Table 1 gives a statistical summary of Tennessee COVID-19 data, while the skewness is used to check the asymmetry, the kurtosis assesses the flatness of the time series distribution. In general, the value of skewness can either be positive or negative and the kurtosis ranges from 3 to 3. A kurtosis value less than 3 indicates that the distribution is flatter than Gaussian distribution. The dispersion in the distribution can be explained by the other statistics such as quartiles and standard deviation. This summary includes the five number summary, kurtosis, and skewness.
Figure 7 includes the graphs for real COVID-19 data for Tennessee and the data fitting for learning constant epidemiology parameters using EINN in Algorithm 1. Figure 7 shows the confidence interval constructed for learning the epidemiology parameters using Bootstrap algorithm. In order to have a reliable estimate of the learned parameters, the EINN algorithm is run 200 times. The Poisson distribution is used to replicate similar COVID-19 cumulative data in the Bootstrap algorithm. During each independent run of EINN, the value of each learned epidemiology parameter is stored. The array of each stored parameter is then graphed in the bar graph as distribution.

3.2. Data-Driven Simulations

In this section, the EINN algorithm is used to learn different β and γ for different vaccination rates: 0.5 % , 1 % , 2 % , 3 % , 6 % , 10 % . The underlying assumption is that these rates are assumed the same rate per day for ten months of vaccination. The goal is to analyze the impact of how vaccination with vaccine efficacy makes infections reduce to zero quickly. These values combined with the learned epidemiology parameter values are used to do numerical simulation for model (1) using a standard ODE solver.
Figure 8 shows the model without vaccination. The epidemiology informed neural network is used to find the epidemiological parameters of the model and the values are passed into the numerical solver to obtain the shape of the graph. It takes 46 days to have a peak assuming there is no vaccination. Approximately 23.35 % of the population will be infected with the virus.
Table 2 presents the impact of vaccination with efficacy rate of 80 % . In this table, at the different vaccination rates v, the EINN learns different β s and γ s to produce different basic reproduction number R 0 for the entire period. Equation (7) is used to compute the basic reproduction number. As vaccination rate v increases from v = 0 to v = 0.5 % , it leads to the reduction in R 0 value, from 2.5 to 2.05 .
In Figure 9a,b, the model with vaccination is presented. The impact on Susceptible, Infected, and Recovered groups in the population can be seen, while the percentage of the Susceptible individuals decreases as the vaccination rate increases, the percentage of Recovered individuals increases. With the choice of fixed vaccine efficacy η = 94 % , two points are significant: (a) With vaccination rate of 1 % and 3 % , it can be observed that the percentage of the spread reduces from 13.76 % to 10.11 % as the rate of vaccination increases from 1.0 % to 3 % , respectively; (b) with vaccination rates of 6 % and 10 % , the percentage of the spread further reduces to 7.79 % and 6.57 % for correspondingly.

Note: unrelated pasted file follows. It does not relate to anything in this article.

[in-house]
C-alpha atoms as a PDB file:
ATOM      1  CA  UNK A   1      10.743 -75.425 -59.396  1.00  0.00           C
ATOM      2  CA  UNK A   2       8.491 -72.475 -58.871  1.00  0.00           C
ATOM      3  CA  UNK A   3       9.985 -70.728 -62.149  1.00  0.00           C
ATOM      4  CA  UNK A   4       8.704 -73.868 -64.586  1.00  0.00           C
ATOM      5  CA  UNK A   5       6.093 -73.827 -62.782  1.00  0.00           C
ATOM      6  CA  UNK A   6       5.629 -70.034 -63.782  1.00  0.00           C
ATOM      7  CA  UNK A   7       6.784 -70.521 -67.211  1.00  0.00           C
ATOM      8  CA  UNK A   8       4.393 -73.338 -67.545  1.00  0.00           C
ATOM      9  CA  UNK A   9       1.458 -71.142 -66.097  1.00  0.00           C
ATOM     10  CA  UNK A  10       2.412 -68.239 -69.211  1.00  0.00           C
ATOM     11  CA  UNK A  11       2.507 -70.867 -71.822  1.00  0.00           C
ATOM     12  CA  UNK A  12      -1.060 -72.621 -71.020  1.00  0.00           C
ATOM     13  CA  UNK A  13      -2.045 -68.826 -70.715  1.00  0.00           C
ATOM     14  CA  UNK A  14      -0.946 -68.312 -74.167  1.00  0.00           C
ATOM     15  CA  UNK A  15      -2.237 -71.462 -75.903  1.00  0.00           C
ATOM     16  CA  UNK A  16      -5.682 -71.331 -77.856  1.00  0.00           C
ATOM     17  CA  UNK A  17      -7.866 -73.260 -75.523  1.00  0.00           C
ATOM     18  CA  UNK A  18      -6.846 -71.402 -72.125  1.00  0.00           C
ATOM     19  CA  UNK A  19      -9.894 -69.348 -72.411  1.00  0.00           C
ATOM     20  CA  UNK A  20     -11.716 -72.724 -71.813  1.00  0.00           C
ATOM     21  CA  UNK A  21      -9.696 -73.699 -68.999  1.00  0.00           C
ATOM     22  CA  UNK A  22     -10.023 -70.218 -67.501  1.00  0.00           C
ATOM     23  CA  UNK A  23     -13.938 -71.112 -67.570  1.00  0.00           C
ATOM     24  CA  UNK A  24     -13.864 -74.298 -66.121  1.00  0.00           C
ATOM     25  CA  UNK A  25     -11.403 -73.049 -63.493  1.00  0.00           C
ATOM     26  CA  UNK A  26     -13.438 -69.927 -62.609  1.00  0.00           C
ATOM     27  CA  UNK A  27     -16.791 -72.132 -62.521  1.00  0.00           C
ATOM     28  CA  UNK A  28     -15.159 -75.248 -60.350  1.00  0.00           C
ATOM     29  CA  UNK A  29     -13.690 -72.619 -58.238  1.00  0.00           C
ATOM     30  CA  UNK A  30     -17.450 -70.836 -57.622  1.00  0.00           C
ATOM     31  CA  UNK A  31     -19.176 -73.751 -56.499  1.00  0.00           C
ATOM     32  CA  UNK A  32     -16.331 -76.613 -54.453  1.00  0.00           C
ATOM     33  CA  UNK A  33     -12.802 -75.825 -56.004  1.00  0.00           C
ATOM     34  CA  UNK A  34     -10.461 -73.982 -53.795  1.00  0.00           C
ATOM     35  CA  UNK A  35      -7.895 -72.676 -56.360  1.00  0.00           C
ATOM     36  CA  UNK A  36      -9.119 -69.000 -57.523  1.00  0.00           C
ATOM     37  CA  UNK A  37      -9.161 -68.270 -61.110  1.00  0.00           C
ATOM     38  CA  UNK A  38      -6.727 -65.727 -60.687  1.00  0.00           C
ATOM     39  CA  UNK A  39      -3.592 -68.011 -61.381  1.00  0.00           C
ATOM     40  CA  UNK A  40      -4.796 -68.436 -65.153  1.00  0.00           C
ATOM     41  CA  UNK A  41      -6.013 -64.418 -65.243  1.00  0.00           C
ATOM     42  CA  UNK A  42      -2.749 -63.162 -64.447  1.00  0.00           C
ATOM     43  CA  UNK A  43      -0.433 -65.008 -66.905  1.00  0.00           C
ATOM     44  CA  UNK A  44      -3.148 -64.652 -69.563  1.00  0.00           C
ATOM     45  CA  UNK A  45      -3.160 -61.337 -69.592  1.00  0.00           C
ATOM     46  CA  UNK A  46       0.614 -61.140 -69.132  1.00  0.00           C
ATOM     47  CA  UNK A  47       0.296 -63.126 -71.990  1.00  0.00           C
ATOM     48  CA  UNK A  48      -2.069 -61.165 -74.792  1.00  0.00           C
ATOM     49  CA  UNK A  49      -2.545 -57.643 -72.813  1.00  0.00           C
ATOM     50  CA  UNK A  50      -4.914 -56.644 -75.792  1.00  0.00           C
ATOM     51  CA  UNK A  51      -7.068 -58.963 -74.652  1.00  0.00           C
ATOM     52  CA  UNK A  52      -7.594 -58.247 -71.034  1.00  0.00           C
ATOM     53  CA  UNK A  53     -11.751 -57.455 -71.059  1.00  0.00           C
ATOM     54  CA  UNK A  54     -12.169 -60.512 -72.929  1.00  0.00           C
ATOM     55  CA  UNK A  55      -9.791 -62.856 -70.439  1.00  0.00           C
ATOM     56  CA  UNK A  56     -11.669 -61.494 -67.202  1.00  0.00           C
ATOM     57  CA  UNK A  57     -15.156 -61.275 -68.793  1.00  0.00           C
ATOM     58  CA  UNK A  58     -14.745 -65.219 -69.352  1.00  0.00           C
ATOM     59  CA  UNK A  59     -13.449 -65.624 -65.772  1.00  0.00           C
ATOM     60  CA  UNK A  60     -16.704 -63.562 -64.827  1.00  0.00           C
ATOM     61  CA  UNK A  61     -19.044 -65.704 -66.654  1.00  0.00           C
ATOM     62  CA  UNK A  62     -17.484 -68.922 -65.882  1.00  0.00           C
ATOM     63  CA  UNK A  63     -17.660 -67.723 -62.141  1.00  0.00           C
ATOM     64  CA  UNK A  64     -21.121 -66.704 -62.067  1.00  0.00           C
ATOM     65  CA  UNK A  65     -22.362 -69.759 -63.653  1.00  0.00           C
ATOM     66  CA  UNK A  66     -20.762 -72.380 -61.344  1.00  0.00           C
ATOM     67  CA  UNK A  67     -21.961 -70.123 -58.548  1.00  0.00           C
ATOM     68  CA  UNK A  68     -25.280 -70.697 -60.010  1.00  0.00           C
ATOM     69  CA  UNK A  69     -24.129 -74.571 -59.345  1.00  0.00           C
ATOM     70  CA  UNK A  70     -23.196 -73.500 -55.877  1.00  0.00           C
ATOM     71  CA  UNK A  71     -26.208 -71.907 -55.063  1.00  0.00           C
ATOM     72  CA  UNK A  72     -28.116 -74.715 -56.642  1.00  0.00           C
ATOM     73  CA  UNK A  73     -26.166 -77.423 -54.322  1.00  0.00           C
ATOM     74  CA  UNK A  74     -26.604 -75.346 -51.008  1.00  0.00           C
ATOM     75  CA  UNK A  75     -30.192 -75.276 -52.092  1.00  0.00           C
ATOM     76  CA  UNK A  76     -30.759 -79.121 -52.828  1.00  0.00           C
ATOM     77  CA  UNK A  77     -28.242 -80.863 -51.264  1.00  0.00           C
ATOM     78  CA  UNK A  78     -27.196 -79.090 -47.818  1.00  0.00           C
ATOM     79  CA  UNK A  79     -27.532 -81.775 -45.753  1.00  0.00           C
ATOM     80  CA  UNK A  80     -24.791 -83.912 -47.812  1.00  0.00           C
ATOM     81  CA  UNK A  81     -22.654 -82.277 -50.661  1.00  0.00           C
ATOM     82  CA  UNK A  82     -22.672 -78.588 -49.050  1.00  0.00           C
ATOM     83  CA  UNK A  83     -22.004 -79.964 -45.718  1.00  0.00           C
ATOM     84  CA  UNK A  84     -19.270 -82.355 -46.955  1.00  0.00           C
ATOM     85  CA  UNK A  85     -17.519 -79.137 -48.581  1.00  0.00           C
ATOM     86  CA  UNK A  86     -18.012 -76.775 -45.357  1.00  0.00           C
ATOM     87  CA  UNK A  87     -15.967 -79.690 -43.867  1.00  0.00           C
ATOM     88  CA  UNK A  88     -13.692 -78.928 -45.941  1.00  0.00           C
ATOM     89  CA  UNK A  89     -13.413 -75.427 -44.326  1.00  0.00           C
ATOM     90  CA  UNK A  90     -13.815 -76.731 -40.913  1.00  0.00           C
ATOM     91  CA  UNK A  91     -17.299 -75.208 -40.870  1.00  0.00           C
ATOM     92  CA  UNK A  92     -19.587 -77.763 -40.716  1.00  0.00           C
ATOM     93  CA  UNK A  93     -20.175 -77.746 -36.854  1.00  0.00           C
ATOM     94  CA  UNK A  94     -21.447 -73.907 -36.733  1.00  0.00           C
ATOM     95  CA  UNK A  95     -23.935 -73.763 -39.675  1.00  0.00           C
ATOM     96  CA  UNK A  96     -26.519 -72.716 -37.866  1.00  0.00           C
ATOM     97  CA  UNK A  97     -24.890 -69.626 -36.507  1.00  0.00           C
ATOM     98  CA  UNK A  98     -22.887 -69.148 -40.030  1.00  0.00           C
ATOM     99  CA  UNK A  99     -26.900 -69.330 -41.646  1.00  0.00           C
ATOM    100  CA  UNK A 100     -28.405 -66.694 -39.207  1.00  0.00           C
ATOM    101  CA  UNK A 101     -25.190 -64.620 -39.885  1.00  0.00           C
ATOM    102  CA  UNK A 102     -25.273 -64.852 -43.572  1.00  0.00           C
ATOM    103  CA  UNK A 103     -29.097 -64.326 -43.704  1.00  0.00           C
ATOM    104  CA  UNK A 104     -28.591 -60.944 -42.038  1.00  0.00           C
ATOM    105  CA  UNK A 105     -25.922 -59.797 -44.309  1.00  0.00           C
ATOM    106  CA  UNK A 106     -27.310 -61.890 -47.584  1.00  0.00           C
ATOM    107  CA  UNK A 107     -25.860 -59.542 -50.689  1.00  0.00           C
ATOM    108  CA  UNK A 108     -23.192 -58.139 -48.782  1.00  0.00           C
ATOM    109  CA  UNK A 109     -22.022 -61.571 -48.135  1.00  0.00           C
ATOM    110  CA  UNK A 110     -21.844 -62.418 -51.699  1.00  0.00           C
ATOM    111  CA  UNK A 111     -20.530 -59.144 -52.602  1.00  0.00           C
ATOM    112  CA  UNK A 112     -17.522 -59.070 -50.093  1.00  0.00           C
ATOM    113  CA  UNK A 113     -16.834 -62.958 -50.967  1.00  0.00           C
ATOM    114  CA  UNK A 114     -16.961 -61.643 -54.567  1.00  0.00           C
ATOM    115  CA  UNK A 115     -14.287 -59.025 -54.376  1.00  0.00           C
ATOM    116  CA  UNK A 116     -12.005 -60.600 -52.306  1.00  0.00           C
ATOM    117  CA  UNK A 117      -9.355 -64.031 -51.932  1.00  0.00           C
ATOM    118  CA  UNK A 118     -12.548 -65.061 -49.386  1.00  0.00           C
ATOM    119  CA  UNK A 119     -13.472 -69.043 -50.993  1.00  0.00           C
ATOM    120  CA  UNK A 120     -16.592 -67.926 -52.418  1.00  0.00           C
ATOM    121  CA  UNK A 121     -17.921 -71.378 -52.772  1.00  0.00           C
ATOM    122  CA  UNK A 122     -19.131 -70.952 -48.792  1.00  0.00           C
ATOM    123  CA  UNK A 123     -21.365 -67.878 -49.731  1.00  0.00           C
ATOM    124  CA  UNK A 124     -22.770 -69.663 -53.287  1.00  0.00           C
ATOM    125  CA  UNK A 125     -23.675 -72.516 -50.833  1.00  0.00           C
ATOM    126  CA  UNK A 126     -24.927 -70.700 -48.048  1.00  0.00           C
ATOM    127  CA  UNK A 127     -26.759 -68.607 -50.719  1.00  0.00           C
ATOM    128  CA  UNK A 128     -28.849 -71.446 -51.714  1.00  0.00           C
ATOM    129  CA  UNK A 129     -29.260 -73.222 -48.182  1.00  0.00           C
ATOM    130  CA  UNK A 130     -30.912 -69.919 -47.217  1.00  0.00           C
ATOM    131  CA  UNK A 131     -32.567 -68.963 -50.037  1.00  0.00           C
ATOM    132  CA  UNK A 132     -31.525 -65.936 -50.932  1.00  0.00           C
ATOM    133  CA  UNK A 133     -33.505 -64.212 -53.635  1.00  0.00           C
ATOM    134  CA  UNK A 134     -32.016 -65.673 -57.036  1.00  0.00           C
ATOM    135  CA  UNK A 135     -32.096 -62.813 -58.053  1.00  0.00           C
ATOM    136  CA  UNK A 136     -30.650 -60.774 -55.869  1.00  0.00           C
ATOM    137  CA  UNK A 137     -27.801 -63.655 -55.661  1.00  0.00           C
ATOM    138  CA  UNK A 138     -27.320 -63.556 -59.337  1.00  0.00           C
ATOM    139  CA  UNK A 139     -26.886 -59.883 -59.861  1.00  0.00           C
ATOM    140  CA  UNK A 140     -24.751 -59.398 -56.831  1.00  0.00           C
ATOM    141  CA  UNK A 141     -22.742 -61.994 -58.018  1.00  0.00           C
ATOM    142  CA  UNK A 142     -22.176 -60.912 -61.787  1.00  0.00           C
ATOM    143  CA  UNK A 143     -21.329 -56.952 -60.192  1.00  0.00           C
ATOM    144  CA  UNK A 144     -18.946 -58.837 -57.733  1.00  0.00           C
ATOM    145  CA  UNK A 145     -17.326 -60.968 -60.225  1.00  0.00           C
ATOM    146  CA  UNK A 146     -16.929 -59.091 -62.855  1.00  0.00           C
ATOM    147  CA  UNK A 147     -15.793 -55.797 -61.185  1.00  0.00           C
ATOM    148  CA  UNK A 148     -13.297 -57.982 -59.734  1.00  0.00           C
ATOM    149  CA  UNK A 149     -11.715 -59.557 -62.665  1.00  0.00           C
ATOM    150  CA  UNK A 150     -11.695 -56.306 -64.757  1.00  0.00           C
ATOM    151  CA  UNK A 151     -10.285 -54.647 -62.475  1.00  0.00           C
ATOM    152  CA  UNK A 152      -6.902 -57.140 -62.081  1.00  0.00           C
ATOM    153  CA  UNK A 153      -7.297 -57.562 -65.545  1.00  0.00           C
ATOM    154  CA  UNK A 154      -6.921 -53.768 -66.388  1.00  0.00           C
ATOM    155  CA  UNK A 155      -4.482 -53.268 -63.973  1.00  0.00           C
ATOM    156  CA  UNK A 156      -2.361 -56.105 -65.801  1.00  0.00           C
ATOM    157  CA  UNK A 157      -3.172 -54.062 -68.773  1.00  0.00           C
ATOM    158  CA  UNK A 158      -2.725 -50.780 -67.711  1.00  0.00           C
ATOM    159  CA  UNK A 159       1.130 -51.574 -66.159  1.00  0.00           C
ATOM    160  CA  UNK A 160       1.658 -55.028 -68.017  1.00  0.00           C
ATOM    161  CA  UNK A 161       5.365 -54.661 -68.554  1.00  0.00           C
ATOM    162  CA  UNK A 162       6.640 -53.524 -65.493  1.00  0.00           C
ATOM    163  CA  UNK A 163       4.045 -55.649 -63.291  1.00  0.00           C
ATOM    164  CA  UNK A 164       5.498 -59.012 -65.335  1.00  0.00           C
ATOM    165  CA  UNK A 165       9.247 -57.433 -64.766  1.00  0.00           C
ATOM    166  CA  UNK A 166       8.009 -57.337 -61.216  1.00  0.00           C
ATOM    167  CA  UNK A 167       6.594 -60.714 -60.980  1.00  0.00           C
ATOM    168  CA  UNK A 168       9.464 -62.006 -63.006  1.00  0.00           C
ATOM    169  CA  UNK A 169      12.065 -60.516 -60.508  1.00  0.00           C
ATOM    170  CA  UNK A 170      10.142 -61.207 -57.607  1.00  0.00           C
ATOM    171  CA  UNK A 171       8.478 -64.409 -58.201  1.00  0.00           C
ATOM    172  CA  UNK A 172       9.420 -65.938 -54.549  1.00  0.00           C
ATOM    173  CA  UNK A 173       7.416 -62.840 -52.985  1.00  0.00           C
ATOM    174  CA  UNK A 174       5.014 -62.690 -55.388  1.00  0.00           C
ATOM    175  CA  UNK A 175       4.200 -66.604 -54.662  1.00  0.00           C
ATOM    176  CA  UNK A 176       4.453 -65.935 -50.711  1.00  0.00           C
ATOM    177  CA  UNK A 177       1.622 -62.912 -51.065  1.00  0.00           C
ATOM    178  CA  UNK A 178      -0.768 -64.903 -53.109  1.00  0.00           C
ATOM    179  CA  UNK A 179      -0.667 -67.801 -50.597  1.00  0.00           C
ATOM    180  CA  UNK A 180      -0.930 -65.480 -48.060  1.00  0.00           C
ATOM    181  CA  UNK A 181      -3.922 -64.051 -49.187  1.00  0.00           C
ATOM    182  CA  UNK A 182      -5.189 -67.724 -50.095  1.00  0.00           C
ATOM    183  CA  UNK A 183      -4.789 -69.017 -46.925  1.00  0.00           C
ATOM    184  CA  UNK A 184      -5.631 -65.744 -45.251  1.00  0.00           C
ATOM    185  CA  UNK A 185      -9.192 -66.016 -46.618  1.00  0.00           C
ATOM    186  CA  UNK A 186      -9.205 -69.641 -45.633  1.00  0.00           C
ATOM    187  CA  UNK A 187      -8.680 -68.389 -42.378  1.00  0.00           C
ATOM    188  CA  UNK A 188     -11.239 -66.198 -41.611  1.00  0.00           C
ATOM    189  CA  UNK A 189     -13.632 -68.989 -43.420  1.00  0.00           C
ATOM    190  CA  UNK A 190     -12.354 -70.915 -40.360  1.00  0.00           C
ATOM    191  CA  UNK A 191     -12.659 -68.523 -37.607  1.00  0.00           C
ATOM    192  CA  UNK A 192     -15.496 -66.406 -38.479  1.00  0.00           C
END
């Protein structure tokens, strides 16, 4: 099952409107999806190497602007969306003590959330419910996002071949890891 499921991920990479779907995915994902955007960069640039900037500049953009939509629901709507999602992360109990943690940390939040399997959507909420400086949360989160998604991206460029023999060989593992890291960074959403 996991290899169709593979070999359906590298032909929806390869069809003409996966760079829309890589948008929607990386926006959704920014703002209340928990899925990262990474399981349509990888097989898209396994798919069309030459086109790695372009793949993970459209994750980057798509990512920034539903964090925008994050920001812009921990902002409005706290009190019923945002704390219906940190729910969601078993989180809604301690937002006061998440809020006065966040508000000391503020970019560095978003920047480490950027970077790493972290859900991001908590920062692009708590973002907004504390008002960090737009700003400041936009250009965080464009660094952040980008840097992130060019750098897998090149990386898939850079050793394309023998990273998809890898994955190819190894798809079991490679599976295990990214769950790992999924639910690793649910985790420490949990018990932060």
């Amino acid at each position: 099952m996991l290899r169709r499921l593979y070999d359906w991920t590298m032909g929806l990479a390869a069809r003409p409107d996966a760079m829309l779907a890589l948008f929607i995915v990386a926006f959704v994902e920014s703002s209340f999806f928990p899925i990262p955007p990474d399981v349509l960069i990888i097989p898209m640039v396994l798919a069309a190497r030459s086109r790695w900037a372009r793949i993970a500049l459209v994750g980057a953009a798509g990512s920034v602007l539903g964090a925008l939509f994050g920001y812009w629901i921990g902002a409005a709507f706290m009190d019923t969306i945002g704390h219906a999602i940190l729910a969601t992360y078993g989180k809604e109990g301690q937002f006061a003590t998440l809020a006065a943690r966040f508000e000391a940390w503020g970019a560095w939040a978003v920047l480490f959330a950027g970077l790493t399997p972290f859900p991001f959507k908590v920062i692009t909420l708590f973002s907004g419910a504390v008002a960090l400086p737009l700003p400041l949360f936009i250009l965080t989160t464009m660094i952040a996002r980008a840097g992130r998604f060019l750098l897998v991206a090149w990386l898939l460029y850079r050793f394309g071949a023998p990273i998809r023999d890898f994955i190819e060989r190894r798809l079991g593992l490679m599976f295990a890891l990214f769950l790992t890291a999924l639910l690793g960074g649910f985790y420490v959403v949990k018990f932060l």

The impact of vaccination with 94 % efficacy is presented in Table 3. It can be observed from the table that for v = 0.5 % , R 0 decreased from 2.5 to 2.0 . This means that the higher the efficacy rate, the faster the decline in the spread of the virus. This claim is further supported by the fact that when vaccination rate v increases to 10 % , the R 0 in Table 2 is 1.38 and the R 0 in Table 3 is 1.31 .
Figure 10 shows the impact of vaccination with fixed efficacy at η = 80 % on the infected population and the effective reproduction number that corresponds to the basic reproduction number computed in Table 2. In particular, it can be seen that as the respective effective reproduction number for vaccination rates of 0 % , 1 % , 3 % and 10 % . The decrease in the effective reproduction number as shown in the graphs is indicative of the impact vaccination has on the infected group.
Figure 11 shows the impact of vaccination with fixed efficacy at η = 94 % on the infected population and the effective reproduction number that corresponds to the basic reproduction number computed in Table 3. In particular, Figure 11b shows the respective effective reproduction number for vaccination rates of 0 % , 1 % , 3 % and 10 % .
Various data-driven simulations (using the real data and ResNet data) are performed for predicting daily infected cases using LSTM, BiLSTM, and GRU for Tennessee. The LSTM, BiLSTM, and GRU are used to learn these dynamics of infected cases. The parameter settings for data-driven simulations are given in Table 4.